Promoting passion in book collecting
Quick, what is the first thing you think of when someone says “What are you doing this Memorial Day?” Most likely, a common comeback would be, “We are having a barbecue.” So that got me thinking…where did that word originate? Reay Tannahill in Food in History states:
The northern part of Hispaniola, one of the Spanish islands, had never been properly settled, the early pioneers having done little more than ship in some cattle and pigs. These, left to their own devices, had flourished, so that when ship-wrecked sailors, runaway servants and other kinds of vagabond began to take refuge on the island, the food supply presented o problems. From surviving Caribs they learned the old island trick of smoke-drying mean on greenwood lattices erected over a fire of animal bones and hides. The caribs called the technique “boucan,” which passed into French as “boucanier” and gabe the outcasts their name of buccaneers. In Spanish the greenwood lattice was called “barbacoa,” which ultimately became ‘BARBECUE’.
First, I found a recipe for Barbecue Sauce from the U.S. Army
Yield 100. Portion 1/4 Cup
2-1/2 cups Vinegar, Distilled (1-1/3 lbs)
1qt + 2 cups Tomato Paste, Canned (3-1/2 lbs)
1qt + 3 cups Catsup (3-2/3 lbs)
1qt + 3 cups Water (3-2/3 lbs)
3-1/4 cups Brown Sugar, packed (1-lb)
3 Tbs Salt (1-7/8-oz)
1 cup Mustard, prepared (8-7/8-oz)
1 Tbs Red Pepper, ground (1/4-oz)
2-7/8 cups Onions, fresh, chopped (1-lb)
3-3/4 cups Celery, fresh, chopped (1-lb)
1/4 cup + 1-2/3 Tbs Garlic powder (1-5/8-oz)
1 Tbs Chili powder, dark, ground (1/4-oz)
3 Tbs Liquid Smoke (1-7/8-oz)
1. Combine vinegar, tomato paste, catsup, water, sugar, salt, mustard, red pepper, onions,
celery, garlic, chili powder, and liquid smoke (optional).
2. Bring to a boil; reduce heat; cover and simmer for 40 minutes or until sauce is blended.
CCP: Internal temperature must reach 145 F. or higher for 15 seconds. Hold for service at 140 F. or higher.
“After announcing that he would not be seeking re-election, President Johnson hosted a party on the White House lawn to thank over 200 friends for their support… . The party was a Texas-style barbecue. The ribs were prepared by Walter Jetton… ”
Walter Jetton’s Mop for
All Barbecue Meats
Jetton’s original recipe made 6 quarts, enough to mop a whole cow. I have modified it and reduced it here to make about 1 quart. He recommends you mix all the ingredients and let it sit overnight in the refrigerator.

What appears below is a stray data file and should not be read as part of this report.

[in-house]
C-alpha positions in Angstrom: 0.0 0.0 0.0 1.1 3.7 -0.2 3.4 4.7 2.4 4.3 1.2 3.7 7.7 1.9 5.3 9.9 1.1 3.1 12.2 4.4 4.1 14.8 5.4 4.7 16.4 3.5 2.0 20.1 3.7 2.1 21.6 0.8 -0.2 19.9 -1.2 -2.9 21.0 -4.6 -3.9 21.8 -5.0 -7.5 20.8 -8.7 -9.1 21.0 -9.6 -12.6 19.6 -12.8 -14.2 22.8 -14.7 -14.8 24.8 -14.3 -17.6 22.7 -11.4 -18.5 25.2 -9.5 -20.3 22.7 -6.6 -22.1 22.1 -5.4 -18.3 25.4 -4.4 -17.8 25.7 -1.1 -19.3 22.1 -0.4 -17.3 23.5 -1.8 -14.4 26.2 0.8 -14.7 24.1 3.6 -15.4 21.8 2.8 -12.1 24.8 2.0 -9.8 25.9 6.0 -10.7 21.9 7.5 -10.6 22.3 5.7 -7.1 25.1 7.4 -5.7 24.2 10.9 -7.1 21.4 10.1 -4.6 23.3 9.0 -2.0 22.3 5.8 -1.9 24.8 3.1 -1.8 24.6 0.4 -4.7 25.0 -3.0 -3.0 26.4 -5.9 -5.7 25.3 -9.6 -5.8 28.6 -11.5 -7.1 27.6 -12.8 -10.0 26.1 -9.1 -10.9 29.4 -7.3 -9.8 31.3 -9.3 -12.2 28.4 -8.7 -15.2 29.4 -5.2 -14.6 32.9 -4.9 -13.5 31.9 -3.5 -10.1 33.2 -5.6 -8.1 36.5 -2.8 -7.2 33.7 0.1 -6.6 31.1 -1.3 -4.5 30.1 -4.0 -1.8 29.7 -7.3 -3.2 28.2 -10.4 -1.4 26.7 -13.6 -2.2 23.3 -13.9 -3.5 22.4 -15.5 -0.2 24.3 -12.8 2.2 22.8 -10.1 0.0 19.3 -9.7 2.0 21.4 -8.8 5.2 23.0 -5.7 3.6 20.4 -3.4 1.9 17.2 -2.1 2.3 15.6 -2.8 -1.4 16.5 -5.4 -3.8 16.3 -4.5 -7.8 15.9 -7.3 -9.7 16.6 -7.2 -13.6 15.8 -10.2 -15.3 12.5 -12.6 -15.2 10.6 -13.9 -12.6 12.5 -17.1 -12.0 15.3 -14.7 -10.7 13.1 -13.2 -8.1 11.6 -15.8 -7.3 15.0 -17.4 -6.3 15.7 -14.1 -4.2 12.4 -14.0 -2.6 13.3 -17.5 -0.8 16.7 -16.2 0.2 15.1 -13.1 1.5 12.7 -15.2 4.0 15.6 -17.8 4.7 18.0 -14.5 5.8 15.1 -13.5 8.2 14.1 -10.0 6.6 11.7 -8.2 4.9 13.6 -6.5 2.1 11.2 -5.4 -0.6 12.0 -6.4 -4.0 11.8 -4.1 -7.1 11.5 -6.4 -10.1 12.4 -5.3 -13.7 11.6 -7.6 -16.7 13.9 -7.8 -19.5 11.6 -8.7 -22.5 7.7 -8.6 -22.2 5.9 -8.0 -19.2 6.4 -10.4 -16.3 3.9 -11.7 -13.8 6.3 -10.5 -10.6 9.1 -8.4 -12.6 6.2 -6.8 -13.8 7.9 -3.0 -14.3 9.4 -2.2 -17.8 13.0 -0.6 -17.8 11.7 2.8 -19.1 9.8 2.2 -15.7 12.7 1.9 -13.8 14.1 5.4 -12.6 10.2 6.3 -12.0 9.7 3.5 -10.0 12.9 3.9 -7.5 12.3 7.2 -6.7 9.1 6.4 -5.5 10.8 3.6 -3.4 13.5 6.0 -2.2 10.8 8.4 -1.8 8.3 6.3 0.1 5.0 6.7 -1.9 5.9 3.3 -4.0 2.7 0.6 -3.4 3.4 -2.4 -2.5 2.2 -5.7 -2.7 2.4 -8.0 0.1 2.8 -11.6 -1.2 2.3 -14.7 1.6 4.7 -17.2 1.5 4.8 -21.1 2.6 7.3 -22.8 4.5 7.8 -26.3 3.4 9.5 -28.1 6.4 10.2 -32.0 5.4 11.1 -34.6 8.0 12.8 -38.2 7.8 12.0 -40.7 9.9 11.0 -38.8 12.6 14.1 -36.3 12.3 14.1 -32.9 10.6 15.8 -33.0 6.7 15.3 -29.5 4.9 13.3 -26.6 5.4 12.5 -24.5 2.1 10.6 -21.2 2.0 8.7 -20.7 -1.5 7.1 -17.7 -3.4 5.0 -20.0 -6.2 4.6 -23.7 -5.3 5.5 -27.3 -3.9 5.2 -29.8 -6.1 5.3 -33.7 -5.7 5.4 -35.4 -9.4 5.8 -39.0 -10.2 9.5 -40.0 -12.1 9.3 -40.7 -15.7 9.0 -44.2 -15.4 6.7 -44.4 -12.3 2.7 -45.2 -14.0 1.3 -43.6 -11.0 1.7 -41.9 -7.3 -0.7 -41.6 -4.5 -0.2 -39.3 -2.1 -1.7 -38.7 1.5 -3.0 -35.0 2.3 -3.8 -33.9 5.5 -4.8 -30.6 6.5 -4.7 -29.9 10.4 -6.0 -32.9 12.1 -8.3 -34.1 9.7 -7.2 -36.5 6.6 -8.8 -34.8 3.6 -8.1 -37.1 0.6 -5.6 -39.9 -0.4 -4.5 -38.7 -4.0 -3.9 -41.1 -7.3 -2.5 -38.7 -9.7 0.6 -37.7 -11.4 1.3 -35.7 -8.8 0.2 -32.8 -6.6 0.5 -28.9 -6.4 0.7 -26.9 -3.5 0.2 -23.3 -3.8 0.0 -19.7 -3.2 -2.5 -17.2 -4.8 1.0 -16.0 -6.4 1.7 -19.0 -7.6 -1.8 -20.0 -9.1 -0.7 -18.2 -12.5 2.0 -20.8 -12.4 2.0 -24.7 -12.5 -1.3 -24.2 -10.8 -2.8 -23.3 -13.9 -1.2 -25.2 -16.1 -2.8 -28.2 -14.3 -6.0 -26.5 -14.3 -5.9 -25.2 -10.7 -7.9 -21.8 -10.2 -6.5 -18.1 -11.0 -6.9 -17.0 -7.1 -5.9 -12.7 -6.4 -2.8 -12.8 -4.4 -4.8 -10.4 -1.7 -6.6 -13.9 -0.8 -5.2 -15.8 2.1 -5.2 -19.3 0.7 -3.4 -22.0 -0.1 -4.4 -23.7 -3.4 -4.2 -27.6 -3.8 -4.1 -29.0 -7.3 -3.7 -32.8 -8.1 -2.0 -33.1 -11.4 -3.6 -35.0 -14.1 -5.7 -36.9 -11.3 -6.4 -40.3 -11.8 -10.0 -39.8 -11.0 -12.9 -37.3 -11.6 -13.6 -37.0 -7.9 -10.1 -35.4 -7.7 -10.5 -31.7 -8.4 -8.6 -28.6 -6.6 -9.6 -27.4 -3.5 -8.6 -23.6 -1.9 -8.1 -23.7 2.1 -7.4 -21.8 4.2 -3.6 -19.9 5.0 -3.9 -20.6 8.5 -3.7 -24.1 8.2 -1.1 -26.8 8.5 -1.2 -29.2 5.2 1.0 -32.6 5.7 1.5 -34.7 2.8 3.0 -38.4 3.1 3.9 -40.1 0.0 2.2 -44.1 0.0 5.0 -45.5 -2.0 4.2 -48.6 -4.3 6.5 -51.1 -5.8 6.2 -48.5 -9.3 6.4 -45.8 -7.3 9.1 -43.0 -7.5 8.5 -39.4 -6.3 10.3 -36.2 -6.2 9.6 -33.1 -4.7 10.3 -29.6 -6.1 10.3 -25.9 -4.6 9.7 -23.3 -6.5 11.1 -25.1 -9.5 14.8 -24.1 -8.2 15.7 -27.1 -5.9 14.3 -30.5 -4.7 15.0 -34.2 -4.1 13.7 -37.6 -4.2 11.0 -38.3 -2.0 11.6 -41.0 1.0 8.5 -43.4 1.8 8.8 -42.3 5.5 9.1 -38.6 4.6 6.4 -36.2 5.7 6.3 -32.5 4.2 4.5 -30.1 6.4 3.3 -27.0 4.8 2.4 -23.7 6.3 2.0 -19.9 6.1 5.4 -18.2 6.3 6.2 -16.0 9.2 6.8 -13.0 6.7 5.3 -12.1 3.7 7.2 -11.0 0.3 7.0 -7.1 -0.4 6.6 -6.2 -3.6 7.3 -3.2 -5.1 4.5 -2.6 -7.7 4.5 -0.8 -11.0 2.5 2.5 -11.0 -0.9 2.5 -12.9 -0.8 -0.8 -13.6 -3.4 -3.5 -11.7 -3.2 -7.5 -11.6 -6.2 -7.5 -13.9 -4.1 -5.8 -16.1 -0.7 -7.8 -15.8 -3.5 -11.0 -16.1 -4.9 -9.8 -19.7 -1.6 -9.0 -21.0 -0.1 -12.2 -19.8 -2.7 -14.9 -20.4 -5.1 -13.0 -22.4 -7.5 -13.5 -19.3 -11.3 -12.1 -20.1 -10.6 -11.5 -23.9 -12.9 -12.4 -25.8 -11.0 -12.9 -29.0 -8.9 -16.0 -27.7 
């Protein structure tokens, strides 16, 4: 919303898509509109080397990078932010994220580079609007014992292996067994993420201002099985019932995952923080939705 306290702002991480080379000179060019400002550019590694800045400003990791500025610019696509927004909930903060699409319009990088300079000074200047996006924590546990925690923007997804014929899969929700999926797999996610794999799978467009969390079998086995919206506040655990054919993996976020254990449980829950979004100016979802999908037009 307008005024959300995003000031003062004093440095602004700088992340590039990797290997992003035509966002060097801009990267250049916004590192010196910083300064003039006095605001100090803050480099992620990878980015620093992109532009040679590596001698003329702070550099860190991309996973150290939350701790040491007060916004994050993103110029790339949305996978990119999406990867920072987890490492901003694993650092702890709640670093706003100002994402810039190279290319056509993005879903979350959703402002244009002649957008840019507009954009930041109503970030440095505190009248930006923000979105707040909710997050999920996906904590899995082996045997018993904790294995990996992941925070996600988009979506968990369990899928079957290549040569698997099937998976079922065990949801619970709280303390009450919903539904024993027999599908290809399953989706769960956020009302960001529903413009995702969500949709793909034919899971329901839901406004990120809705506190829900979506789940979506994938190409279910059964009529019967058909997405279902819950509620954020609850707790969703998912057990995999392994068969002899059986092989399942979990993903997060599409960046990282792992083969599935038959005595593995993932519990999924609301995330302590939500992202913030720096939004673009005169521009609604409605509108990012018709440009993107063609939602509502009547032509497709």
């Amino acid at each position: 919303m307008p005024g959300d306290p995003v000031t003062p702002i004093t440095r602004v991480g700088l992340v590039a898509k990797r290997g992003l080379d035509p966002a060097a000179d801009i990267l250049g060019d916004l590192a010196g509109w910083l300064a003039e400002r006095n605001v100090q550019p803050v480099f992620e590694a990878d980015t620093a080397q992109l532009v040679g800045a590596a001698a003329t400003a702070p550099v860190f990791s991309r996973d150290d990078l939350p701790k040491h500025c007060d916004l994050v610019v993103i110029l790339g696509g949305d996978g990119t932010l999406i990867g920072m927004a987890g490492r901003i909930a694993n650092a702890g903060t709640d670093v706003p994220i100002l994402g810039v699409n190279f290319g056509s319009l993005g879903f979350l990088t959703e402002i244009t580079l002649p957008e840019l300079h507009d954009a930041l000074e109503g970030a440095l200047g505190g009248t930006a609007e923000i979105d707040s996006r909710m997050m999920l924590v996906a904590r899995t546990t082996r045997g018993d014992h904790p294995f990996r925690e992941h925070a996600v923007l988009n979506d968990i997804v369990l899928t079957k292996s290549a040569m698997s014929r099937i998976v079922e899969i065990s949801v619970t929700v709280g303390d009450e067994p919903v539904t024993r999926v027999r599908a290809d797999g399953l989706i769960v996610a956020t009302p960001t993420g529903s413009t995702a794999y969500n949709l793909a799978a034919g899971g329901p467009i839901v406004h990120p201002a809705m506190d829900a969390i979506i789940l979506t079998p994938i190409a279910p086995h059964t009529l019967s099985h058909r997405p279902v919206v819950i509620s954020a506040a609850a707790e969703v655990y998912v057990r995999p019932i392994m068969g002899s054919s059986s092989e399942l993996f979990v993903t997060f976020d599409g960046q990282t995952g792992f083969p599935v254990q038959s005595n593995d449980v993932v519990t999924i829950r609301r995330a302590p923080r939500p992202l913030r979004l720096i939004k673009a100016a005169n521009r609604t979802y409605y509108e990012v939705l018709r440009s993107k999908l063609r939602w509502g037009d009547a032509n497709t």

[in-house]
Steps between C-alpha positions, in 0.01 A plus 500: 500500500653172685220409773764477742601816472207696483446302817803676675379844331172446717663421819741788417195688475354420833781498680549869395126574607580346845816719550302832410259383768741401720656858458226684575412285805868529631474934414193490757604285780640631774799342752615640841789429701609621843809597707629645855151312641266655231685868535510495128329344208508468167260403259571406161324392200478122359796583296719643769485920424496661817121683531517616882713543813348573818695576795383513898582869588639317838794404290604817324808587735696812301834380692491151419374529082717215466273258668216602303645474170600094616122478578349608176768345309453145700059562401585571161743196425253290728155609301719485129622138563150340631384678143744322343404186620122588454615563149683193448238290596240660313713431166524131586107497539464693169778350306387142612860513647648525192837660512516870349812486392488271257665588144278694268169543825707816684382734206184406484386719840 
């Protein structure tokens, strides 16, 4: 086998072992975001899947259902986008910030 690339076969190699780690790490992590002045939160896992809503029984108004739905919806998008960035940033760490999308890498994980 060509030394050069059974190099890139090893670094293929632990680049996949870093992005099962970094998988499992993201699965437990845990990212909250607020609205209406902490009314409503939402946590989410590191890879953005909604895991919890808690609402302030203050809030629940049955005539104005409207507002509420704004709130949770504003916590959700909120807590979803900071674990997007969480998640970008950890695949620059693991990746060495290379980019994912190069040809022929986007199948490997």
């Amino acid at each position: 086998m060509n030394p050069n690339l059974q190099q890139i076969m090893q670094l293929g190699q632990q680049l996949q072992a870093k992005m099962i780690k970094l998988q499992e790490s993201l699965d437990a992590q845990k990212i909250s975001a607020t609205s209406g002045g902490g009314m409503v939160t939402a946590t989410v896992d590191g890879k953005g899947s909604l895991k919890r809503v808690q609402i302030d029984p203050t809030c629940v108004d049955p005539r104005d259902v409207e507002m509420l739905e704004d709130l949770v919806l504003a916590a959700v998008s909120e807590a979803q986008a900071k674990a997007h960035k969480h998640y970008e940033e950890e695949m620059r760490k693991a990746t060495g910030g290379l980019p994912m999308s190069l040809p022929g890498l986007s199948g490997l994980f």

2 teaspoons salt
2 teaspoons dry mustard
1 teaspoon garlic powder
1/2 teaspoon ground bay leaf
1 teaspoon American chili powder
1 teaspoon Louisiana Hot Sauce
1/3 cup Worcestershire sauce
1/6 pint vinegar
3 cups beef stock
3 ounces oil
1 teaspoon MSG
Walter Jetton’s Barbecue Sauce
According to his obit in TIME Magazine, Jetton bragged that his barbecue sauce would “tickle the tongue of your Grandma’s shoe.” In his book, Jetton wrote “This is the secret of the ages I am giving you here, and I would not be surprised if wars have been fought over less. Use this as a plate or table sauce with beef, chicken, pork, or almost anything else. Don’t cook things in it. Combine all the ingredients and bring to a boil. Simmer about 15 minutes. Remove from heat and strain. About 2 1/2 cups.
1 cup tomato ketchup
1/2 cup cider vinegar
1 teaspoon sugar
1 teaspoon American chili powder
1/8 teaspoon salt
1 1/2 cups water
3 stalks celery, chopped
3 bay leaves
1 clove garlic
2 tablespoons chopped onion
4 tablespoons Worcestershire sauce
1 teaspoon paprika
Dash of black pepper
And to end this Memorial Day celebration, I found this article about McJordan Barbecue sauce:
BISMARCK, N.D. – A man who used to own McDonald’s restaurants in North Dakota is about $10,000 richer after selling a 20-year-old container of McJordan barbecue sauce to a buyer in Chicago.
The sauce was used on McJordan Burgers, named for basketball icon Michael Jordan. The promotional item was sold in limited markets for a short time in the 1990s, when Jordan led the Chicago Bulls to six NBA championships.
Mort Bank, of Bismarck, saved the gallon jug of sauce after selling his McDonald’s restaurants in Bismarck-Mandan and Minot in 1996.
“It was in my basement and I would look at it occasionally,” he told The Bismarck Tribune. “I thought it would be worth something someday.”
Bank advertised the sauce on eBay, saying: “A once in a lifetime chance to own the rarest of rare Michael Jordan and McDonald’s collectible!” It sold for $9,995 to a buyer from Chicago whom Bank has not identified.
Bank told the Chicago Tribune that the buyer was not Jordan himself. Jordan opened a steakhouse in Chicago last year.
“I’m sure he’s a Bulls or Michael Jordan fan, and hopefully he’s not going to put it on his ribs or his burger,” Bank told KXMB-TV of the buyer. “But it’s up to him; he can do whatever he wants with it.”
Bank said he has at least three storage units full of McDonald’s memorabilia and other collector’s items that he has been selling on eBay for three years. He has sold items to buyers as far away as China, Japan, Brazil and Europe, though never for as much money as the sauce garnered.
“I’m pretty ecstatic,” he told the Bismarck Tribune. “You never know what is going to be a hot item.”